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Student newspaper considers options

Naomi Havlen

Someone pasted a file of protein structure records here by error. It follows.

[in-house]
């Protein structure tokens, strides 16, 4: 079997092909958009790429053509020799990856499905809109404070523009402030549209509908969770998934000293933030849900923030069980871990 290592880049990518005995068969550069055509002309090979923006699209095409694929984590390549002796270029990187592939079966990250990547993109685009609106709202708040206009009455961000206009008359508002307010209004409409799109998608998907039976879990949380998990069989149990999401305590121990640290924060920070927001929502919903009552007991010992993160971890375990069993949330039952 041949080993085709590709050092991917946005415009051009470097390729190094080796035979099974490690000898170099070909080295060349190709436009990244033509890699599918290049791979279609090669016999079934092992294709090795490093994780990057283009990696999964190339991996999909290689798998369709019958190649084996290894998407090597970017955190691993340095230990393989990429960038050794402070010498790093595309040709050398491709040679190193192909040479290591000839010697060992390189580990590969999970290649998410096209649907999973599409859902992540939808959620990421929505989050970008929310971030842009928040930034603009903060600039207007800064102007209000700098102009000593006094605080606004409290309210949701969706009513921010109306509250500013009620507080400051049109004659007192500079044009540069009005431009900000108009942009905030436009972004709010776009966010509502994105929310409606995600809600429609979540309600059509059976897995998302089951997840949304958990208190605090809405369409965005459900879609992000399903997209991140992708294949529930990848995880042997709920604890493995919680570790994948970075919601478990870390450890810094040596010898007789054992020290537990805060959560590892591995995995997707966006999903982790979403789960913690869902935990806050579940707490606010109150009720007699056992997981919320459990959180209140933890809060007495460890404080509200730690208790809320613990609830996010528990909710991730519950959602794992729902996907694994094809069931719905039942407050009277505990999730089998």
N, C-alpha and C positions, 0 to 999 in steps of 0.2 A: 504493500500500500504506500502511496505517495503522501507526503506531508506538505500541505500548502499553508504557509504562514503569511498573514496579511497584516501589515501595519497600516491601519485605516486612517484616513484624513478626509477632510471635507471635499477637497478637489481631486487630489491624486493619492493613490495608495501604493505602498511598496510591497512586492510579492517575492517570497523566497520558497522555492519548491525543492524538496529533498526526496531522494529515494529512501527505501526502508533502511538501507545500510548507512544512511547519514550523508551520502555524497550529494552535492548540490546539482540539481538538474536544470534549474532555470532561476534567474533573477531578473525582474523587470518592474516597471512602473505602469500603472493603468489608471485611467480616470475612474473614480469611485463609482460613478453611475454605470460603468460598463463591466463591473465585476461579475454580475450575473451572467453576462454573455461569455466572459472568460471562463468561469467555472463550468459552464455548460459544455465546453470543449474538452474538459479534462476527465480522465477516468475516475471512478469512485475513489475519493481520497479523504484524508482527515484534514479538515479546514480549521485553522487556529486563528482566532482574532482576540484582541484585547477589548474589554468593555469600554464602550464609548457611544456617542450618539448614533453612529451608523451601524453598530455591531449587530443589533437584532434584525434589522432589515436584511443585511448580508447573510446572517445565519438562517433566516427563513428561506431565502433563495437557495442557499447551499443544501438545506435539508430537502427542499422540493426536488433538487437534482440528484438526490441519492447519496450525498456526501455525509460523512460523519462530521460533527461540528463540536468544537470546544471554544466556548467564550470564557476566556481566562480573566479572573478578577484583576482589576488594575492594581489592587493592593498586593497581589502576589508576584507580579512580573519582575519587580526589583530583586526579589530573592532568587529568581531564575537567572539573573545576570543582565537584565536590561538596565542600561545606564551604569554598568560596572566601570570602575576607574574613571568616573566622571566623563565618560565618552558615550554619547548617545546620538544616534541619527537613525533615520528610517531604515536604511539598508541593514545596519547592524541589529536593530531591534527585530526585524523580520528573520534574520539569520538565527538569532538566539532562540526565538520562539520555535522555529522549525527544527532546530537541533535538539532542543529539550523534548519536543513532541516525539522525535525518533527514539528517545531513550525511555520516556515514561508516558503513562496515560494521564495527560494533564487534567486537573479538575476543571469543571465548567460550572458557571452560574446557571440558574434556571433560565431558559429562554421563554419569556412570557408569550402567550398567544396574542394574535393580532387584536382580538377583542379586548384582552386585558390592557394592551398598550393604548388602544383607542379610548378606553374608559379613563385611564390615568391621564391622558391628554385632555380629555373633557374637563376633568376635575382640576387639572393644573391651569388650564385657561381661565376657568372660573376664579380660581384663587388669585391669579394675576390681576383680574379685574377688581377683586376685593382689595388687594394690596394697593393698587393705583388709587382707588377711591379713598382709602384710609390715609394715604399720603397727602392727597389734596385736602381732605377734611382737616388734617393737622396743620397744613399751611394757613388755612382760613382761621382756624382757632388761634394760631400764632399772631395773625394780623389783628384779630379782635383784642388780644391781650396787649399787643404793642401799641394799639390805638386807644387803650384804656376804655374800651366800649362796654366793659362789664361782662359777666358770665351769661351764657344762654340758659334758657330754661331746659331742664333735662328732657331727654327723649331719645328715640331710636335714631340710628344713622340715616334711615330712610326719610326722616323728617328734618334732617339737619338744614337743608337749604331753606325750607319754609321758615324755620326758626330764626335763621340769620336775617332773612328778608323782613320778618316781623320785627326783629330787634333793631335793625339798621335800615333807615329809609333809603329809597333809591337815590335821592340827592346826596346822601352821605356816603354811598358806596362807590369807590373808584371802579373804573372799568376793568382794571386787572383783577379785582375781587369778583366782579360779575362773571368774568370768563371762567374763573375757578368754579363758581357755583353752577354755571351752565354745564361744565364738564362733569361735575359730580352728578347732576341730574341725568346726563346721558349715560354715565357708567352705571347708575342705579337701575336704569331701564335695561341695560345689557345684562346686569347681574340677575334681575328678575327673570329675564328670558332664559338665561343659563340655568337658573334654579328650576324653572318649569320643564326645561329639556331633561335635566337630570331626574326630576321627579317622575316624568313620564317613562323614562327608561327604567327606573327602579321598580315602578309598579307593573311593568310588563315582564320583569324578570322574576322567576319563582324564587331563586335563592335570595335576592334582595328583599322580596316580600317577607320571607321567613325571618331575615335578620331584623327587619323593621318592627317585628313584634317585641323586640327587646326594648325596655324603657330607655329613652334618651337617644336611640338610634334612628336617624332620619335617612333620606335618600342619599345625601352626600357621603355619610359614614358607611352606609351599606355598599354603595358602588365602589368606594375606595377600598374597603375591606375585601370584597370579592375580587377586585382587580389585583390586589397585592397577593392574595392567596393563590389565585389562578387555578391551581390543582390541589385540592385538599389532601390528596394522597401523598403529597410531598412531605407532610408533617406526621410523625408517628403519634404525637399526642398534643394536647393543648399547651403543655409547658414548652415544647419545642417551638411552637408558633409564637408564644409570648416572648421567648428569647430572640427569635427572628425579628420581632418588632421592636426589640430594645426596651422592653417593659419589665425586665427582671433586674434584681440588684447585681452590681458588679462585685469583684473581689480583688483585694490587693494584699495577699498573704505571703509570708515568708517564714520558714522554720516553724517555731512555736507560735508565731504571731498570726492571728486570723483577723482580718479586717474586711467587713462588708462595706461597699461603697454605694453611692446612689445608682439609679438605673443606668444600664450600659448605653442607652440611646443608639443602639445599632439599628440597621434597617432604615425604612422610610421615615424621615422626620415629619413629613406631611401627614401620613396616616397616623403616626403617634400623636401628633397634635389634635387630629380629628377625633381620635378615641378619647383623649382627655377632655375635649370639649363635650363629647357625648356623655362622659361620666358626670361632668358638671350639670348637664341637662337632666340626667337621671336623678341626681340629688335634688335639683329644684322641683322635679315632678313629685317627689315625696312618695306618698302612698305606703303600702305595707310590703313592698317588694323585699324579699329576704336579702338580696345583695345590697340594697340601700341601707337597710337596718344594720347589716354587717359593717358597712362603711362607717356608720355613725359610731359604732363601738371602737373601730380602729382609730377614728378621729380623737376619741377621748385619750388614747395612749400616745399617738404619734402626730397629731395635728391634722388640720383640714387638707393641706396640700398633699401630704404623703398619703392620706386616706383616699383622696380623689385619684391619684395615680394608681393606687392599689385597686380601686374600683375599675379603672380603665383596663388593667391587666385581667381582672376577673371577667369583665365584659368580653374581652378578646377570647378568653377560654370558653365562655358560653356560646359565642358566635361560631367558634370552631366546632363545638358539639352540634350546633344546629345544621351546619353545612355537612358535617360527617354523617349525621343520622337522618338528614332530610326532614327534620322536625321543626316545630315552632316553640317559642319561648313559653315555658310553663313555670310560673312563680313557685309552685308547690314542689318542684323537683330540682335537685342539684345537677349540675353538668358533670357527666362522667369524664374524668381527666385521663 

The future of Aspen High School’s Skier Sentinel newspaper is still in doubt, although school officials think there are two new options for next year’s journalism class.District-wide budget cuts have threatened the future of the high school’s journalism class, which produces the school’s newspaper four times a year. The school will save money by not replacing some teachers who are retiring – or replacing them with part-time teachers. And Principal Kendall Evans said in March that journalism may be one of the classes left without an instructor or adviser.Eleven students have signed up for a journalism class next year.”Normal enrollment in the class is 11 to 15 students, so we can offer this class, and we’re pretty sure that if we can’t cover this in-house, we’ll pursue other ways of covering it,” Evans said this week.There is a new speech and debate instructor who will be teaching at Aspen High School and Aspen Middle School next year. Evans said the school will ask him if the journalism class would fit into his schedule.If not, the school has also learned that there is someone in the community interested in funding the journalism class, although details about this benefactor are sketchy.”I don’t know the name of the person that supposedly offered to fund it. We’d be working through an intermediary,” Evans said. “We have no confirmation on this money – until the check is in the mail, we won’t know.”A new debate programChris Wheatley will be the schools’ new communication, public speaking and debate teacher.Wheatley is currently the chairman of the debate and public speaking department at Pace Academy in Georgia. Although he already has a contract with the Aspen School District, a fund-raiser is under way by the Aspen Institute, the school district and a local coalition of parents to fund his position.The impetus for a speech and debate program came from the local coalition of parents known as SNAP, Schools Need Active Parents. It teamed up with the Aspen Institute to promote a speech and debate program for local schools.”This kind of a program has all sorts of benefits to students – basic communication, public speaking, self-esteem and the ability for kids to formulate their own ideas and opinions,” said Amy Margerum, executive vice president at the Aspen Institute. “It’s proven to help kids throughout life and would benefit every child in the school district.”SNAP member Donna Di Ianni found Wheatley while researching successful debate programs. Pace Academy is a private school in Atlanta that has won numerous debate championships and been lauded for bringing kids from different backgrounds together to compete in debate.In the new program’s first year, Wheatley will split time between Aspen Middle and Aspen High schools, teaching seventh- through 12th-graders. Margerum said Wheatley will also act as a liaison between the institute and the schools.”We want to bring the programs of the Aspen Institute to the children in the community – like the next time we have someone like Madeleine Albright here for a program, Chris Wheatley might think about bringing her up to the schools for an hour,” Margerum said. Evans said he is hopeful that Wheatley could have a hand in the journalism class.”We’d be supportive if he could help – our goal is teaching kids how to think, argue for their viewpoints and how to articulate things,” Margerum said. “Whether that’s with verbal or written communication, it’s all important to education.”Naomi Havlen’s e-mail address is nhavlen@aspentimes.com


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